Through Safetech, Milano sees a lot of “what goes on” at companies, such as the prevalence of slips and falls. For example, job sites can be a mess, with stuff all over the floor, and no one takes responsibility for it, he says.
“Mysteriously, nobody made the mess, but yet you can slip and fall everywhere you turn, and it all falls back on the shoulders of the general contractor and you can get into all these kinds of disputes. There shouldn’t be these disputes; they should all be working together as a team to keep the place clean.”
Scaffolding is always an issue with people not using their fall arrest systems properly. Lockout is a concern as well with guys getting shocked every day because they are not following proper procedures, says Milano.
The TCA is involved with lobbying government for changes that would benefit the industry, such as the Builders Lien Act reform, prompt payment legislation and Workplace Safety and Insurance Board (WSIB) reform, says Milano.
“Those are really key issues in our industry because every year rates go up for WSIB, for example, and there’s an underground economy that’s forcing the rest of us to pay for that,” he says.
To offer professional development opportunities to its members, the TCA is affiliated with the Construction Institute of Canada. The institute offers a range of Gold Seal Certified courses, as well as programs and seminars, on topics such as leadership, management techniques, practical business solutions and ethics.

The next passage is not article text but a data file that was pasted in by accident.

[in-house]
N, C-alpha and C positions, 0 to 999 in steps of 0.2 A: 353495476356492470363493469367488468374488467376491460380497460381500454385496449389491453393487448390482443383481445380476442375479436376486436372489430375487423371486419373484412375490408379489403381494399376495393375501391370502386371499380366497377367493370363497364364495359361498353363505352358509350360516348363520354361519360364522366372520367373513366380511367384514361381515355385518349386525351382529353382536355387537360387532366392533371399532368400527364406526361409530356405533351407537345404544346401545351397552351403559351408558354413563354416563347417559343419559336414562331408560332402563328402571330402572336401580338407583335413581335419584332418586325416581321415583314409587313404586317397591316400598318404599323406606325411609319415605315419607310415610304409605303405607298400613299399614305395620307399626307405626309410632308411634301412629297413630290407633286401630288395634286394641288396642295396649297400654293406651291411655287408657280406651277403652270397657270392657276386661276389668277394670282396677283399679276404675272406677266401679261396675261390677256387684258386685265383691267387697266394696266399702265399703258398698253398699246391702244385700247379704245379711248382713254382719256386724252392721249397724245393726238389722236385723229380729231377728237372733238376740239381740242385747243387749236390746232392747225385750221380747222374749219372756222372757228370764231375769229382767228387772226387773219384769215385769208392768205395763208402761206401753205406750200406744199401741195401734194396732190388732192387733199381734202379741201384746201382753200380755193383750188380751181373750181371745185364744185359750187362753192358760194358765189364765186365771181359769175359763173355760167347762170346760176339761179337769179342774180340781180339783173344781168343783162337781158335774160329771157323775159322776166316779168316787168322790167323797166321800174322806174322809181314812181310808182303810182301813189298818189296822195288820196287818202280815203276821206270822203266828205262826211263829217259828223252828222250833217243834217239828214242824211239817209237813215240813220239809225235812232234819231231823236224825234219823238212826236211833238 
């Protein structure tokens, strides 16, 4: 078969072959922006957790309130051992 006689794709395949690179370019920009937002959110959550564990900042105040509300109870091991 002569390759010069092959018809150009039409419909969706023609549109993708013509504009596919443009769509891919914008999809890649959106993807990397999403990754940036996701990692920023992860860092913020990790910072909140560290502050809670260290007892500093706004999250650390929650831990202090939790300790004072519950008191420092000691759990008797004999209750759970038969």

“We want our members to be professional in what they do… so, members can come here and take these courses and become better professionals at doing their job,” says Milano.
[strong]Shaping the next generation
About 11 years ago, Milano was a part of the first education and careers committee at TCA. It was a very grassroots outreach program that travelled to grade schools and high schools to teach children about white-collar careers in construction.
“Every time a kid thought of construction, they always thought of the traditional trades and were never really looking at construction as a career option from the management side,” says Milano. “We would go school to school, almost like a little dog and pony show, where we would reach out to kids and inform them of these options.”
Now, Milano mentors students at his alma mater, St. Michael’s High School in Toronto, and he speaks to a group of graduating students every year about career opportunities in construction.
Milano hopes one day there will be a course available to high school students that covers construction health and safety — and this is something the Construction Institute of Canada is considering.
“It would qualify for education credits, so that might be a bit of an incentive for some guys if they are short credits, they can enrol and take the course through the (institute),” says Milano. “It’s on the drawing board table.”
Making sure health and safety is discussed early on in education — perhaps not necessarily high school, but definitely in college — is key to reducing the number of accidents and fatalities, he says.
“It has to be part of their curricula. They understand right from day one, if you want to work in this industry, this is the way you have to do it, this is what’s important,” says Milano. “I think it has to start at that very infantile stage in order for it to become culture.”